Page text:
Cancel culture addresses real harm...and sometimes causes more. It's time to think this through.
"Cancel" or "call-out" culture is a source of much tension and debate in American society. The infamous Harper's Letter," signed by public intellectuals of both the left and right, sought to settle the matter and only caused greater division. Originating as a way for marginalized and disempowered people to address harm and take down powerful abusers, often with the help of social media, call-outs are seen by some as having gone too far. But what is "too far" when you're talking about imbalances of power and patterns of harm? And what happens when people in social justice movements direct their righteous anger inward at one another?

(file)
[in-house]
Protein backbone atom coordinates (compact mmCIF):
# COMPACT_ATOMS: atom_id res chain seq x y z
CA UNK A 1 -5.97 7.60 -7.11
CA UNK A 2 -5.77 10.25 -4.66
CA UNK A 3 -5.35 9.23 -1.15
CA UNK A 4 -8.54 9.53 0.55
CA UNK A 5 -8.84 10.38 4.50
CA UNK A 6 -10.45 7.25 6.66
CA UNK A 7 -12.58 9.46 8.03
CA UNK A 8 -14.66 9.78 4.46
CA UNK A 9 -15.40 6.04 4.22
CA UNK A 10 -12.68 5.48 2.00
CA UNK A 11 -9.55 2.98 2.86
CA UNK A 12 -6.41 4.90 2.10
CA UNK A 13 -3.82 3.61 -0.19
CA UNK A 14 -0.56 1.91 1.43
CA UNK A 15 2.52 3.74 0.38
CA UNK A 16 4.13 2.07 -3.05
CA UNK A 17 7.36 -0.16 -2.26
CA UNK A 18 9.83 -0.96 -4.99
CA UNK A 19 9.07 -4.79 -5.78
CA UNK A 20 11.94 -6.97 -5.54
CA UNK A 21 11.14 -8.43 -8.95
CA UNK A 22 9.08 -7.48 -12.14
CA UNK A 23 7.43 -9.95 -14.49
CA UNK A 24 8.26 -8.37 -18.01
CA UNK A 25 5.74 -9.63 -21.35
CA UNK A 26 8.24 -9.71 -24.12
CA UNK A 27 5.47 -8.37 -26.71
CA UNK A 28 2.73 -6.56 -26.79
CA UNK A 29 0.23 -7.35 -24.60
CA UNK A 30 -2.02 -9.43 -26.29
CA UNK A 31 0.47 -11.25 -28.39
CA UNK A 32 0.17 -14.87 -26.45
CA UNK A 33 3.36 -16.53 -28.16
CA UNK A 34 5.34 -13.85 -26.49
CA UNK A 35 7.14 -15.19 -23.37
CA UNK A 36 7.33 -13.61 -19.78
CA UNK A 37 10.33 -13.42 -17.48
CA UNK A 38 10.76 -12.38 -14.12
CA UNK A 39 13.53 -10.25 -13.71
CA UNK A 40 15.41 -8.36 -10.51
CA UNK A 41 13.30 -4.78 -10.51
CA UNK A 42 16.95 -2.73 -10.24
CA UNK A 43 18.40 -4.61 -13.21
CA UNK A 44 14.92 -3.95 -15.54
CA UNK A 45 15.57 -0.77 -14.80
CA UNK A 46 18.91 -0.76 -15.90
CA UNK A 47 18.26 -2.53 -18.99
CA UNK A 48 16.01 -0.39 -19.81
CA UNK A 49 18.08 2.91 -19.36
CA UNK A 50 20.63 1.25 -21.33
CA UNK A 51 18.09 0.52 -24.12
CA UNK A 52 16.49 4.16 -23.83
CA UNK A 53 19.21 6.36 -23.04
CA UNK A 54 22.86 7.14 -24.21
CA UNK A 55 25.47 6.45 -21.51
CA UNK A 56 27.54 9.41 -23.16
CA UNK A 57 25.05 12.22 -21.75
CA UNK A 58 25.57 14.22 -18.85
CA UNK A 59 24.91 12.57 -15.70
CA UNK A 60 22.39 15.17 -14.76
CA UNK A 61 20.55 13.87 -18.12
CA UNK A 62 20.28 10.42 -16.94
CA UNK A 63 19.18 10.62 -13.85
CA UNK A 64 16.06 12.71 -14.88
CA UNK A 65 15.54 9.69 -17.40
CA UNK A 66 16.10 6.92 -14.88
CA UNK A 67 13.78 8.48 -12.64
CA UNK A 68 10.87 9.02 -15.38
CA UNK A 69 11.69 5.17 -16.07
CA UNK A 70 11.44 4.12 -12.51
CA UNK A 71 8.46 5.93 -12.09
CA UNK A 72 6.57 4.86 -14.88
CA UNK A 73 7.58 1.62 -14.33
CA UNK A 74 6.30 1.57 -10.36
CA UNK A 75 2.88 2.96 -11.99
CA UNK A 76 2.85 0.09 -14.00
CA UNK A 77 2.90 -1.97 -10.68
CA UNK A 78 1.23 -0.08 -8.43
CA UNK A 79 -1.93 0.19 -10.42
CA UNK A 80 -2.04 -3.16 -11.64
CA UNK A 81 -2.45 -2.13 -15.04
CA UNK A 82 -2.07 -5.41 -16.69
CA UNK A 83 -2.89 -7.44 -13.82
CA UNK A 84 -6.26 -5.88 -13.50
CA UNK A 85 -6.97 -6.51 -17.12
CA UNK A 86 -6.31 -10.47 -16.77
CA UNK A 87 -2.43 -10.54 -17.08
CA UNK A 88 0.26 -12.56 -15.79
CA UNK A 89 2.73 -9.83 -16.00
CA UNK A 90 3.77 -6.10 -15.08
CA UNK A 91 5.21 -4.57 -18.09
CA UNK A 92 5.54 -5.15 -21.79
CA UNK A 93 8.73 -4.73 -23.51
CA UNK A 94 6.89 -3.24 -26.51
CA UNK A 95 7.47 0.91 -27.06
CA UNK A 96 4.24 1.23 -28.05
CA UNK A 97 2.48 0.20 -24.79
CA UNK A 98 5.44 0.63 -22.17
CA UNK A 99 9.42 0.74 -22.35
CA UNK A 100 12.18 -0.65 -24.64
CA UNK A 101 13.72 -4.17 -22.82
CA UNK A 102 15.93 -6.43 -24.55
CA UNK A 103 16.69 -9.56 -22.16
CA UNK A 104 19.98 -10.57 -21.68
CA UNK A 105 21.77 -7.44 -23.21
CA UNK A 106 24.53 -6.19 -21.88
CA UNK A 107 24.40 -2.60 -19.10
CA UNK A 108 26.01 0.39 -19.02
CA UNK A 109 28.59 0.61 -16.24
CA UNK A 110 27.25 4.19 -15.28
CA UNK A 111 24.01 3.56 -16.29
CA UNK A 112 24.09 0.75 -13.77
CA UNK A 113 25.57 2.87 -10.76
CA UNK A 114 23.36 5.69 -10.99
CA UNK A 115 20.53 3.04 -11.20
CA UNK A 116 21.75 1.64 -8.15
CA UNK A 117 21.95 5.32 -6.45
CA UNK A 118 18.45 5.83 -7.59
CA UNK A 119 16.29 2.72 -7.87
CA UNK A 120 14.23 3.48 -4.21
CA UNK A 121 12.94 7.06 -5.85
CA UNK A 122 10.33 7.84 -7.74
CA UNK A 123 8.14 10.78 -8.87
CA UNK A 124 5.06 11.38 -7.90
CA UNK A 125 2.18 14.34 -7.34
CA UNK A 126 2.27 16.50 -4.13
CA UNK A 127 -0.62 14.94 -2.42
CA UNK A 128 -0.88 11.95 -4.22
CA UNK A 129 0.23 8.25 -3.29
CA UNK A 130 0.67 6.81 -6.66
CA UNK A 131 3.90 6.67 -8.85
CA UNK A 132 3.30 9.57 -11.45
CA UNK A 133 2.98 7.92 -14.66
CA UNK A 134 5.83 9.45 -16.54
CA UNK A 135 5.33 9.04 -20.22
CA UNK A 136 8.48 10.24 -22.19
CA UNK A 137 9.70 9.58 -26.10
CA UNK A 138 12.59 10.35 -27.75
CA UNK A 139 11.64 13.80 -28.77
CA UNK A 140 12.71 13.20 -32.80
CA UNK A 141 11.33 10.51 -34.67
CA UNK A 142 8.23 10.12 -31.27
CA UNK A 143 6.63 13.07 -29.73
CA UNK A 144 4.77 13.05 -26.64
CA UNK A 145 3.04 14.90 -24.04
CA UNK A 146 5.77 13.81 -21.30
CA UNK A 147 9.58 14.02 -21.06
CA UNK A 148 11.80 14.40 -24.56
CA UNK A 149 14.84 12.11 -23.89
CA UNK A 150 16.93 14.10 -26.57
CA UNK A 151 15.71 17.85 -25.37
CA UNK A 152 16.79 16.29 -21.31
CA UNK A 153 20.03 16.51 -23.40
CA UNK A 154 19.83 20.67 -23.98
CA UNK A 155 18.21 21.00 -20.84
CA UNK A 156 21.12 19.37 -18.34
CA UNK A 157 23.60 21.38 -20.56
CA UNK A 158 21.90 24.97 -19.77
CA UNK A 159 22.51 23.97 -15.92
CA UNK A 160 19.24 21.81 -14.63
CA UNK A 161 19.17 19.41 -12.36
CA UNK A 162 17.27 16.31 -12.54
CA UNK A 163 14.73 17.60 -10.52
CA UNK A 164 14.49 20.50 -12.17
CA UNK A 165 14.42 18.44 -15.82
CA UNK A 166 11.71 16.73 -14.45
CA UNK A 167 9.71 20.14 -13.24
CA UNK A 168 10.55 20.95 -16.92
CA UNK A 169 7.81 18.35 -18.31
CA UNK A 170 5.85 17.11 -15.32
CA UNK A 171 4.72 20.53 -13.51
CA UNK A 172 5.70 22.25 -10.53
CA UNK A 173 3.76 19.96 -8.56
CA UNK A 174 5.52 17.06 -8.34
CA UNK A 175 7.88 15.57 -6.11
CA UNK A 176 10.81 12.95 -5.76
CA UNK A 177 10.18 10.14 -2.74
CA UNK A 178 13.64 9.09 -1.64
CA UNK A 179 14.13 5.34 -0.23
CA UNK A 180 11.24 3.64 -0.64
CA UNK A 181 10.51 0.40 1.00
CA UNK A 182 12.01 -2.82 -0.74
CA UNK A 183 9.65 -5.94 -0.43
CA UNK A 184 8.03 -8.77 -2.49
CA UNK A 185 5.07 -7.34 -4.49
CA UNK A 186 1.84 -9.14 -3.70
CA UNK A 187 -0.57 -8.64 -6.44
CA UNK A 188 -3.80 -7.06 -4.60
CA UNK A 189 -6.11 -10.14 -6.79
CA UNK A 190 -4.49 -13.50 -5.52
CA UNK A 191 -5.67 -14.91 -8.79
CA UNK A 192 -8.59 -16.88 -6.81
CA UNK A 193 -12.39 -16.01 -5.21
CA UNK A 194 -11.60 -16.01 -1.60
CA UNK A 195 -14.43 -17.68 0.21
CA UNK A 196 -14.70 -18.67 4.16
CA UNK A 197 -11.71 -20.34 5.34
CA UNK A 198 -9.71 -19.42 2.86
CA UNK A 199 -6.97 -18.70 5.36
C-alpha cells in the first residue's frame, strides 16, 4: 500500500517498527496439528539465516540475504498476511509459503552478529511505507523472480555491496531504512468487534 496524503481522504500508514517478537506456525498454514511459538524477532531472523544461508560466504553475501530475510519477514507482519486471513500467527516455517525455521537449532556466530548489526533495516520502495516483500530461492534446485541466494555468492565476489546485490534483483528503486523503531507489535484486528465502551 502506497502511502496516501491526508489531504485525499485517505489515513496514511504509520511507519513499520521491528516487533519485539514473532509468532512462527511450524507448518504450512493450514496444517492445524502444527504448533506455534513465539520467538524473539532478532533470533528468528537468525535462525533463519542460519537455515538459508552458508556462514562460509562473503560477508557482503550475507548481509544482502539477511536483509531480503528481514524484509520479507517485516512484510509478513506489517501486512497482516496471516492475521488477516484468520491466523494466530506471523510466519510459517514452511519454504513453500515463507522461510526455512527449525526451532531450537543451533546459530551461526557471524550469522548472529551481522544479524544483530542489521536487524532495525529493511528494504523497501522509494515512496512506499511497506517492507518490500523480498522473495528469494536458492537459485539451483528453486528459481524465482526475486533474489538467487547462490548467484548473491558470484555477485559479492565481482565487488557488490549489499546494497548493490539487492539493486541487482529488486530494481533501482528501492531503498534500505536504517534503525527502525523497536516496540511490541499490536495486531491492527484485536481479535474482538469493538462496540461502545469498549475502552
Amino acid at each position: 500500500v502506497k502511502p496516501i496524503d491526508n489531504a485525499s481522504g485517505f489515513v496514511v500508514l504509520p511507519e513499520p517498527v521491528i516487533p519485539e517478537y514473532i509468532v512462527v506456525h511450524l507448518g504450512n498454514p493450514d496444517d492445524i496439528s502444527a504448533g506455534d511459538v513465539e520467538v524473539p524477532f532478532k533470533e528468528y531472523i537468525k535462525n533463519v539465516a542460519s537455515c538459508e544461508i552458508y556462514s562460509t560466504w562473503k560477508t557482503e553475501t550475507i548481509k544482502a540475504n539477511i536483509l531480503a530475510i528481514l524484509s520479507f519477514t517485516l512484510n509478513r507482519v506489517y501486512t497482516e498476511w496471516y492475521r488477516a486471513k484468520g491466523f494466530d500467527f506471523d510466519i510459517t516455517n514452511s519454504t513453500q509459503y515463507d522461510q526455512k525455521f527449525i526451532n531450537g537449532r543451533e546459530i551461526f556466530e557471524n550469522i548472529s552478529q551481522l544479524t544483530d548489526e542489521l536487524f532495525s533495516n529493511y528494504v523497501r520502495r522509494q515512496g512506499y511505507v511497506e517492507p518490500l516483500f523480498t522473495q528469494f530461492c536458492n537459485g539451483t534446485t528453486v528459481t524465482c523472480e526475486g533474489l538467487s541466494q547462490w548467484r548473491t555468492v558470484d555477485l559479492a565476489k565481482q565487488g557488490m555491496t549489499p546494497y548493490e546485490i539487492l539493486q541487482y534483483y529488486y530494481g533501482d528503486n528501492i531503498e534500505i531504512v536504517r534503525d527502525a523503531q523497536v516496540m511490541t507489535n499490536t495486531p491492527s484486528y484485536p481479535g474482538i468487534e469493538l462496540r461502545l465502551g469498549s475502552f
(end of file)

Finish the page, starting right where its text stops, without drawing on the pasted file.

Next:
In We Will Not Cancel Us, movement mediator Adrienne Maree Brown reframes the discussion for us, in a way that points to possible paths beyond this impasse. Most critiques of cancel culture come from outside the milieus that produce it, sometimes even from its targets. However, Brown explores the question from a Black, queer, and feminist viewpoint that gently asks, how well does this practice serve us? Does it prefigure the sort of world we want to live in? And, if it doesn't, how do we seek accountability and redress for harm in ways that reflect our values?